Sacrifice Ratios and Monetary Policy Credibility: Do Smaller Budget Deficits, Inflation-Indexed Debt, and Inflation Targets Lower Disinflation Costs?

62 Pages Posted: 14 Dec 2001

Date Written: November 2001

Abstract

A growing empirical literature addresses the determinants of the sacrifice ratio, an imperfect measure of the tradeoff between inflation and aggregate output. This study endeavors to advance previous studies in three ways. First, the literature does not satisfactorily examine key fiscal and monetary policy practices that arguably affect policymaking credibility. These include the stock (and flow) of government debt, the issuance of inflation-indexed bonds, and the existence of explicit inflation targets. Second, previous studies unfortunately exclude non-OECD countries. Third, the literature is divided with respect to research design, and therefore this study produces sensitivity analyses of previous results. Given these addenda, the results generally suggest that credibility proxies are largely sensitive to research design. However, some data do support the hypothesis that governments with an incentive, rather than perhaps a publicized objective, to lower inflation achieve lower sacrifice ratios.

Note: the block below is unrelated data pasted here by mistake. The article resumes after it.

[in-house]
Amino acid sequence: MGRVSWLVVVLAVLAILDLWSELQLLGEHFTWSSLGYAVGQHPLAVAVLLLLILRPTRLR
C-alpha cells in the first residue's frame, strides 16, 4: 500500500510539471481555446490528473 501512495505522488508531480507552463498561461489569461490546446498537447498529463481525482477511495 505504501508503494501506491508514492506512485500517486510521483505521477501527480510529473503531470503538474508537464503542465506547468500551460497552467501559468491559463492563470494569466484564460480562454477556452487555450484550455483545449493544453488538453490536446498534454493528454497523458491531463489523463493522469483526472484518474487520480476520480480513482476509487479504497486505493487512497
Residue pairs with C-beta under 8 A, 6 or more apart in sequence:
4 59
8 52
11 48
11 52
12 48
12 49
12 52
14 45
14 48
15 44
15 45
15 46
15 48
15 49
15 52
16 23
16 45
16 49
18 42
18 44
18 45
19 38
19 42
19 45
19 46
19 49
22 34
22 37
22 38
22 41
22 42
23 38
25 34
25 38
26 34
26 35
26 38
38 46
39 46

Keywords: Monetary policy, sacrifice ratios

JEL Classification: E31, E32, E52

Suggested Citation

Durham, J. Benson, Sacrifice Ratios and Monetary Policy Credibility: Do Smaller Budget Deficits, Inflation-Indexed Debt, and Inflation Targets Lower Disinflation Costs? (November 2001). FEDS Working Paper No. 2001-47. Available at SSRN: https://ssrn.com/abstract=293681 or http://dx.doi.org/10.2139/ssrn.293681

J. Benson Durham (Contact Author)

affiliation not provided to SSRN

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